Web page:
The deal was set to go through when the Pistons discovered that Dumas, a player who had struggled with substance abuse in the past and was banned for a full year in 1991 because of drug use, was currently attending an after-care program for the same issue at the time of the trade. Detroit wanted to no part of that noise, so they backed out. The Spurs ultimately took the gamble on Rodman instead and sent Detroit less risky players in return.

Kobe Bryant almost was traded to the Chicago Bulls.

In 2007, Kobe Bryant asked to be traded to the Chicago Bulls. He always had idolized Michael Jordan and had grown fed up with his time in Los Angeles, and all that culminated in one of the most insane what-ifs in NBA history.

He really wanted it to happen, too. There was a video that circulated at the time where a gaggle of Lakers fans approached Bryant and implored that he stay with the Lakers. His response was, ominously, “Get a Bulls uniform, fellas.”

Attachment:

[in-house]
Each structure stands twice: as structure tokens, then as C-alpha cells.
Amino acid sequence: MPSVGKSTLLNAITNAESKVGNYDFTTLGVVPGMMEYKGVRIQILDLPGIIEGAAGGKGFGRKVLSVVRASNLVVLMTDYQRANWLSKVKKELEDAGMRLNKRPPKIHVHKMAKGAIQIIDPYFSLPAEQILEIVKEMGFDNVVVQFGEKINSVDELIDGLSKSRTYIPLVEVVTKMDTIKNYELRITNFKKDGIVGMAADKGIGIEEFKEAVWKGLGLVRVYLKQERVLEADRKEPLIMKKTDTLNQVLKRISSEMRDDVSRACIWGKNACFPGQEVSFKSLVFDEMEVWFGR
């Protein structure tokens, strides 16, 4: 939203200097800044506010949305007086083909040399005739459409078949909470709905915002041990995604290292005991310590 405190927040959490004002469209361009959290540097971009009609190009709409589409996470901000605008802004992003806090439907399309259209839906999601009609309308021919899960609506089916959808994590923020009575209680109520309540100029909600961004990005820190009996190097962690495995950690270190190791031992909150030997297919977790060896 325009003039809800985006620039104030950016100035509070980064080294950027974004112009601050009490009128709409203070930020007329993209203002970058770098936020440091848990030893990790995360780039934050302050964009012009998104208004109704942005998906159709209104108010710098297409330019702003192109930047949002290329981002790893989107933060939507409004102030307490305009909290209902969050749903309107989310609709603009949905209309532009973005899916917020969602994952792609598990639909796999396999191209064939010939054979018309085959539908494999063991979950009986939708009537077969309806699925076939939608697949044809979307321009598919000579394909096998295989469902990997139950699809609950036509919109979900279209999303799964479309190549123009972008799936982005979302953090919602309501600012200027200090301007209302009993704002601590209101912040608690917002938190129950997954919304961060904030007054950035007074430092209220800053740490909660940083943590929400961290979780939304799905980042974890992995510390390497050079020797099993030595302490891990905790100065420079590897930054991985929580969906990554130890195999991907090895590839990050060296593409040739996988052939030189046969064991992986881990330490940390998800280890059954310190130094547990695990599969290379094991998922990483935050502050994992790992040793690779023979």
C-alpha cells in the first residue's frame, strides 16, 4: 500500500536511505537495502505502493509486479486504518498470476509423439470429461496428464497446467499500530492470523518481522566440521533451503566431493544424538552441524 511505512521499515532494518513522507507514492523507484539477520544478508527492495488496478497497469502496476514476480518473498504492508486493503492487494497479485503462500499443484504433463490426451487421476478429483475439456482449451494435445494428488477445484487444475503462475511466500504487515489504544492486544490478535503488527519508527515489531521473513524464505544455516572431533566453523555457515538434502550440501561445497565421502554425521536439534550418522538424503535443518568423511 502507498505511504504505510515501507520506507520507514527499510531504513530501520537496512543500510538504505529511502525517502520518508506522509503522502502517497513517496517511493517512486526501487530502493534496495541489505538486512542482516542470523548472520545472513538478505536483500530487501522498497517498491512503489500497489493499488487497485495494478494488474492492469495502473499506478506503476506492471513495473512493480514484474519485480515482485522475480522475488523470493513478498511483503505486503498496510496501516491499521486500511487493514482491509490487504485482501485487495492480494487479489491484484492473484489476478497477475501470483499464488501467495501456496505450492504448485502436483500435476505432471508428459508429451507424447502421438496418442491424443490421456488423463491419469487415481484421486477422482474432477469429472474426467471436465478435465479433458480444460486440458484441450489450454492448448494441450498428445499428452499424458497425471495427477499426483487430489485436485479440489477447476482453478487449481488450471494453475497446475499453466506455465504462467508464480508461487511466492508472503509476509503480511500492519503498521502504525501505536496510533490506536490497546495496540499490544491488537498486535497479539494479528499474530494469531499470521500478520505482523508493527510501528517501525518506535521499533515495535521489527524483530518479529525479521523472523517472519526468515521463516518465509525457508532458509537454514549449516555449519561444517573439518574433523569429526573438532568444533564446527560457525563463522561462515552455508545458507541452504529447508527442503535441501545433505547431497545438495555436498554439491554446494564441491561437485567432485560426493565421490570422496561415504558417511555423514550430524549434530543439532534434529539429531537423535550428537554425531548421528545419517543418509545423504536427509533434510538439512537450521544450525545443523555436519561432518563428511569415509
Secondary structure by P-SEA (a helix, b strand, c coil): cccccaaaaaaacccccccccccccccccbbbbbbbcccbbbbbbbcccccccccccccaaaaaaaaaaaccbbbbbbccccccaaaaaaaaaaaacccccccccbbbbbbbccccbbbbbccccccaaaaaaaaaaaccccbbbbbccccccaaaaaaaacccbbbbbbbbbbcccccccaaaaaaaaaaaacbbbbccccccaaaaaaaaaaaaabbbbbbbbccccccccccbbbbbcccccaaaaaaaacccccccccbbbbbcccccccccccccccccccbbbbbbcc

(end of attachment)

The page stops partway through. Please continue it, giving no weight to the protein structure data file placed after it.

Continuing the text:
The problem with this potential trade is that in acquiring Bryant, the Bulls would have had to trade essentially their entire roster to bring him in, and Bryant wasn’t particularly keen on playing with a team that didn’t also have Luol Deng on it. However, L.A. asked for Deng, along with Tyrus Thomas, Ben Gordon and Joakim Noah as the main parts of any trade for Bryant, and that wouldn’t have left much for Bryant to work with on his new team.

Eventually the trade just disintegrated, with Bryant realizing he’d have a better shot at more rings with the Lakers. It’s a good thing he stayed, because two more championships would come his way in the next half decade.

Chris Paul almost was traded to the Los Angeles Lakers.

Actually, Chris Paul was traded to the Los Angeles Lakers. There really is no “almost” about it. It’s hard to believe that it’s been almost seven years since that trade was agreed to and ultimately vetoed by then-commissioner David Stern, but the whole thing felt like a bad dream then and little has changed in remembering the event all this time later.